Moving into a flat with strangers can be quite a daunting experience, and one that may not always go as smoothly as you hope.
Make it clear from the start what you’re happy to share and what you’d rather keep to yourself. It’ll save you from having to send passive-aggressive messages to the group chat when you realise someone has used all your bread. This can reduce a lot of tension as everyone knows where they stand.
I realised quite quickly that I wasn’t going to like everyone in my flat. And that’s ok. Don’t assume you’ll be best friends with everyone in student halls because it doesn’t always work out like that. There are so many opportunities to make new friends at university.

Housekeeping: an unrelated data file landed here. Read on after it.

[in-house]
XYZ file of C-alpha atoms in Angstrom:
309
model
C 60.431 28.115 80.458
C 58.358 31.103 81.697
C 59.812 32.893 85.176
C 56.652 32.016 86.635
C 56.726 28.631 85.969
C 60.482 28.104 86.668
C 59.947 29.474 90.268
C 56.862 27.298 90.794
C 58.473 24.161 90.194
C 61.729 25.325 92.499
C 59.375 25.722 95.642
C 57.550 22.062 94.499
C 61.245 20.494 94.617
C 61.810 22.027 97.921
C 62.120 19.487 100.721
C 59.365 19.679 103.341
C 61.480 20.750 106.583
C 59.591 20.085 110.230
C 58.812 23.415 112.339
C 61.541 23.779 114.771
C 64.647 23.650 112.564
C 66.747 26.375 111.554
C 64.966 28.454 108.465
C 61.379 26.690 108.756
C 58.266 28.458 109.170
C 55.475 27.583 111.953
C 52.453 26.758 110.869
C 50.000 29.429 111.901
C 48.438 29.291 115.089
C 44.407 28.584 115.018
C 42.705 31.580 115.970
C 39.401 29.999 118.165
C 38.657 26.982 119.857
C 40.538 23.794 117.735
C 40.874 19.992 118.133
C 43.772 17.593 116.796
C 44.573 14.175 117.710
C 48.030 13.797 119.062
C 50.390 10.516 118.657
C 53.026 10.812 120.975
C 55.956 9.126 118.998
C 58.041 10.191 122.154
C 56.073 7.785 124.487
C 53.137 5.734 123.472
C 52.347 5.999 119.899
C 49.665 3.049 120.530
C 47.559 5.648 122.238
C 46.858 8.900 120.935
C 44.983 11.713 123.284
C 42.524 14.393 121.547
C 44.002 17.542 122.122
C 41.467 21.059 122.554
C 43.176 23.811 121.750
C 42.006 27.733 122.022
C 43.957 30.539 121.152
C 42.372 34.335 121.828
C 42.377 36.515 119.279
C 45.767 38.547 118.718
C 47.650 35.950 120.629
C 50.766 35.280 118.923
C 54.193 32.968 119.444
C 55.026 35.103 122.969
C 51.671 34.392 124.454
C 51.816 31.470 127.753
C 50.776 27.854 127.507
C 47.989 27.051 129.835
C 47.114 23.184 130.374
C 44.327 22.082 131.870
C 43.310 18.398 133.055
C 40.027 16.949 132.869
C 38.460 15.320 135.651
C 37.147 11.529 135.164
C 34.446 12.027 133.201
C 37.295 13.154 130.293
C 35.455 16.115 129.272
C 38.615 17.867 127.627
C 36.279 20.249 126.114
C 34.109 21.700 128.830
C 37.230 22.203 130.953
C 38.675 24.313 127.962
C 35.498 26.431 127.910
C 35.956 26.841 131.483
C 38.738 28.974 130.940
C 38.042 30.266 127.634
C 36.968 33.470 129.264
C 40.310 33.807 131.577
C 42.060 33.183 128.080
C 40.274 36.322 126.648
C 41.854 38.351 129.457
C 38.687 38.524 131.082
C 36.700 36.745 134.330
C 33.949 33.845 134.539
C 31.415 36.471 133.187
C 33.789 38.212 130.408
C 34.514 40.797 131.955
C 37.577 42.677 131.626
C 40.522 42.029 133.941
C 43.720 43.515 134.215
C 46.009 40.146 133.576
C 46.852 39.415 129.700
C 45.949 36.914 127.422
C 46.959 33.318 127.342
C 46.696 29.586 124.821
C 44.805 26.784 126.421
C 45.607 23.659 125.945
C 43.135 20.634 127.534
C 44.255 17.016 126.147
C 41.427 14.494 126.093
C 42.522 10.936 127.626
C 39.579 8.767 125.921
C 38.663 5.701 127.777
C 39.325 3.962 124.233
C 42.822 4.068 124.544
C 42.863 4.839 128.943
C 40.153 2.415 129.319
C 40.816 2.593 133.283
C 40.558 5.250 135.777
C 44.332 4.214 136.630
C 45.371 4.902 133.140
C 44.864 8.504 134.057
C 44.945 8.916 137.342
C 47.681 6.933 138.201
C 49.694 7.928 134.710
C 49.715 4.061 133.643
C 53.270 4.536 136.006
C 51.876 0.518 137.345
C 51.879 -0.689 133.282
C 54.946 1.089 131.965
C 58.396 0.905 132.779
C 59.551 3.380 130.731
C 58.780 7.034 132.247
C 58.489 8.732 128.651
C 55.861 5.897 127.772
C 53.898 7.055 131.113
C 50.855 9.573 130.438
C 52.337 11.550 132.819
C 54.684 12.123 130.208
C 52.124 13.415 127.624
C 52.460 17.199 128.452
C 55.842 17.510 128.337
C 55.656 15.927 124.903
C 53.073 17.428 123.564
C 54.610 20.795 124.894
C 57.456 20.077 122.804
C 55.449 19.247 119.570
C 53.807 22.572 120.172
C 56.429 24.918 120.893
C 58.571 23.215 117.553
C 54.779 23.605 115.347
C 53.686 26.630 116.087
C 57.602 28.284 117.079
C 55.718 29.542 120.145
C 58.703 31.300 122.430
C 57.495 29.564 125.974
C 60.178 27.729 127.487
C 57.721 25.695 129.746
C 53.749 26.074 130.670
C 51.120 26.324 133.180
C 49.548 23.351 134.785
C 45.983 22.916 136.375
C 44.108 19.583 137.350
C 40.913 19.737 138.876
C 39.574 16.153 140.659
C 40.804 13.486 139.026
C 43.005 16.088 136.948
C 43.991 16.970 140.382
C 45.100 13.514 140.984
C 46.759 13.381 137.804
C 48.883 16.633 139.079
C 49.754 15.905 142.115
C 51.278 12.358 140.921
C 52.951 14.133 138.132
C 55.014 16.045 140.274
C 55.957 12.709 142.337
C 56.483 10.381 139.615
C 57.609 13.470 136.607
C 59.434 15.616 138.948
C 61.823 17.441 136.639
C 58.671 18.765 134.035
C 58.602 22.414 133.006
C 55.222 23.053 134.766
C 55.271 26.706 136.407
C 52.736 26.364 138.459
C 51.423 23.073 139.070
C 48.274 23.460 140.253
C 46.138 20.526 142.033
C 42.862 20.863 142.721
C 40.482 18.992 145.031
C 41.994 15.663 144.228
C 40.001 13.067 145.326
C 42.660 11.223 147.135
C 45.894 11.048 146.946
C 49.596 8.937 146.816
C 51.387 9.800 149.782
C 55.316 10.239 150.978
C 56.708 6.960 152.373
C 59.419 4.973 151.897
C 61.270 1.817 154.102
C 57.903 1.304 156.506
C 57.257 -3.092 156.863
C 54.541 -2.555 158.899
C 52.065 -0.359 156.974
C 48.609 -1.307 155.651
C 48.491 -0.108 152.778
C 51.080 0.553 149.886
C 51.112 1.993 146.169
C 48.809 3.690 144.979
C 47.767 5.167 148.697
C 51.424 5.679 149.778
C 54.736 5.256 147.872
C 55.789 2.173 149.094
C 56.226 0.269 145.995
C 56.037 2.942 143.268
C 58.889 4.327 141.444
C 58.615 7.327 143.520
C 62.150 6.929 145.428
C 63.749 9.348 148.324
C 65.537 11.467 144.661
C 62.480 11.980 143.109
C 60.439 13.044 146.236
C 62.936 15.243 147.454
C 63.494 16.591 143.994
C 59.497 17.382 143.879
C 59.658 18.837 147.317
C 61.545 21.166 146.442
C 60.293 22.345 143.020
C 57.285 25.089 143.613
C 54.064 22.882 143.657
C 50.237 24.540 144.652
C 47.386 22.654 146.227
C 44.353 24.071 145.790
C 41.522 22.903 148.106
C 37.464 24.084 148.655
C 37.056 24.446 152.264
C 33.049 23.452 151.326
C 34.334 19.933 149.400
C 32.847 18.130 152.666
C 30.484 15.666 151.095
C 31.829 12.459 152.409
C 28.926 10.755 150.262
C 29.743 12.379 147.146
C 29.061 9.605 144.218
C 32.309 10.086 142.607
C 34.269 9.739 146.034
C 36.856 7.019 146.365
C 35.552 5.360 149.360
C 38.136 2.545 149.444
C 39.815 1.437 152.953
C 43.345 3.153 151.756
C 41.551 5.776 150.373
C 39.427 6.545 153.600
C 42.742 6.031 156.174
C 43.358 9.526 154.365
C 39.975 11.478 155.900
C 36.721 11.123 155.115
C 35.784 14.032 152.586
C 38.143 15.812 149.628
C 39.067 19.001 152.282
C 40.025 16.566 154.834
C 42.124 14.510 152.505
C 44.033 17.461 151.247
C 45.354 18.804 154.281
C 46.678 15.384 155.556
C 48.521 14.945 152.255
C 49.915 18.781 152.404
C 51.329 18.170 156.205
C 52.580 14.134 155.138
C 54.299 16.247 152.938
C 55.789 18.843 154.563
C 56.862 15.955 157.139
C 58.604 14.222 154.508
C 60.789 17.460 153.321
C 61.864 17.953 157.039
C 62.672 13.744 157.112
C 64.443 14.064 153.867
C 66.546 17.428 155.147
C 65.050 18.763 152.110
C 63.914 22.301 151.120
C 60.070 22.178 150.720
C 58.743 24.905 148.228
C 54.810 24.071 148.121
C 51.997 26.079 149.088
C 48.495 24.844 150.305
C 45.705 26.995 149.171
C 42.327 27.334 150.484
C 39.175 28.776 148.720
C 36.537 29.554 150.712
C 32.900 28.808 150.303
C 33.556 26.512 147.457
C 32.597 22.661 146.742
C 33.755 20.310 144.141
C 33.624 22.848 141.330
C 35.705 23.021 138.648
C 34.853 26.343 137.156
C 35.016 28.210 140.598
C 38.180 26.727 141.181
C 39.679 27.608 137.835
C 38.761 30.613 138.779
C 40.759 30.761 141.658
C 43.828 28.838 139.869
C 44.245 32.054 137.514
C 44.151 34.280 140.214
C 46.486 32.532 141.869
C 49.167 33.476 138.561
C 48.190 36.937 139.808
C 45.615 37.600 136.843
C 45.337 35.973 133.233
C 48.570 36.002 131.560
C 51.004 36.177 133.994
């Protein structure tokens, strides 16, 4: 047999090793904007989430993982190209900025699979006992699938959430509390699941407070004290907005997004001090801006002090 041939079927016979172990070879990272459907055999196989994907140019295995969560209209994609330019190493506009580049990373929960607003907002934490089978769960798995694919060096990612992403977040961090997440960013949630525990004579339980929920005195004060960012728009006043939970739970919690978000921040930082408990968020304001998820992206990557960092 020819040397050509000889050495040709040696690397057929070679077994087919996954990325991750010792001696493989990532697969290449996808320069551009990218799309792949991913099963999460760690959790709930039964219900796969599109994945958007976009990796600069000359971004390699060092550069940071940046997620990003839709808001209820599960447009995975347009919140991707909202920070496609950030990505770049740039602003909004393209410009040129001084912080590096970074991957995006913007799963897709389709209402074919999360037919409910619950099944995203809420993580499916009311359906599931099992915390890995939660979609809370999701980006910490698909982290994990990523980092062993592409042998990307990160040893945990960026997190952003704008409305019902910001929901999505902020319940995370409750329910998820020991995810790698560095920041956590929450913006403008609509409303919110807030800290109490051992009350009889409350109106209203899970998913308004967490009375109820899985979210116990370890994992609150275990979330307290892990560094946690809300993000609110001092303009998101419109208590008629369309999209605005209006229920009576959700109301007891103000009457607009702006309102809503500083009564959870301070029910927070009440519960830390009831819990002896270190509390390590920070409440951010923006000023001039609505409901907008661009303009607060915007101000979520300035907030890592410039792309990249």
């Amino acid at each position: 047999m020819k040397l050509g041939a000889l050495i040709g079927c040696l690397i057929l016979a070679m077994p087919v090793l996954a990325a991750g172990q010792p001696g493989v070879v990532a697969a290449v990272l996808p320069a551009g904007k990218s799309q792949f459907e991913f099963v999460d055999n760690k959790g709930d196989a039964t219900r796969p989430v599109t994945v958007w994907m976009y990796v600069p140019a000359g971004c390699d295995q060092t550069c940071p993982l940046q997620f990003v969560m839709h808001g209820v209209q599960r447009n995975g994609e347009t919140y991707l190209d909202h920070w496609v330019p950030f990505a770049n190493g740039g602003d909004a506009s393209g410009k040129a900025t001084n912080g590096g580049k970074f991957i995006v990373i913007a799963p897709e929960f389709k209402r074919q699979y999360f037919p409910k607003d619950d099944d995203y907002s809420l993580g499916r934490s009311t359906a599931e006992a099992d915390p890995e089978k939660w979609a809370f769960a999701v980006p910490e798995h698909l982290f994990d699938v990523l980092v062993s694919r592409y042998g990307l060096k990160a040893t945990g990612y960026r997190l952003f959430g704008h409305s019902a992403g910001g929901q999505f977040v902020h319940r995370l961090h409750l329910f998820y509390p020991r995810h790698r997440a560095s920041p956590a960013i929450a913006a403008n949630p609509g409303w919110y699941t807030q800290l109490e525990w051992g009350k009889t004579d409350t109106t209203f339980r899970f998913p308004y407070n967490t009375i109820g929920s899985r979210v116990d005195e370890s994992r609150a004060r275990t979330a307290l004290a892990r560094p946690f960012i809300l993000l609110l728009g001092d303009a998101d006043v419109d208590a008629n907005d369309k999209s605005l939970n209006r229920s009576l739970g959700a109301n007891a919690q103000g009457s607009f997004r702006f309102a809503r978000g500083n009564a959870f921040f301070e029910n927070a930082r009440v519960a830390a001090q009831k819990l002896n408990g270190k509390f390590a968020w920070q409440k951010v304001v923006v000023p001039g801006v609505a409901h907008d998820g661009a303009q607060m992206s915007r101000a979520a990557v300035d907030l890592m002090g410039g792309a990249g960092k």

Read more: How Sophie found her 5 types of uni mate
Or, just have a mutual understanding of who does what to keep the shared spaces clean. This way, everybody is contributing and that helps to decrease tension levels. Simple chores like taking the bins out or cleaning the worktops can cause a great deal of frustration if you realise you’re the only one doing it.
Living in a shared flat can be difficult, especially at first. I struggled to feel comfortable around these new people, and even to do things like wear my pyjamas out to the kitchen.
But it definitely has its pros too. It’s nice to have someone to talk to while making dinner after a long day at university, and it gives you a sense of being independent without having to live alone.
If you’ve tried these tips and they haven’t worked, don’t rule out the idea of moving to a new flat. I feel much more at ease since I moved.
I was surprised at how many people actually move to a new flat as I thought I’d be the only one. It feels quite stressful at the time when you’re moving all your stuff. But in a couple of hours it’s all done, and you’re in a much happier environment!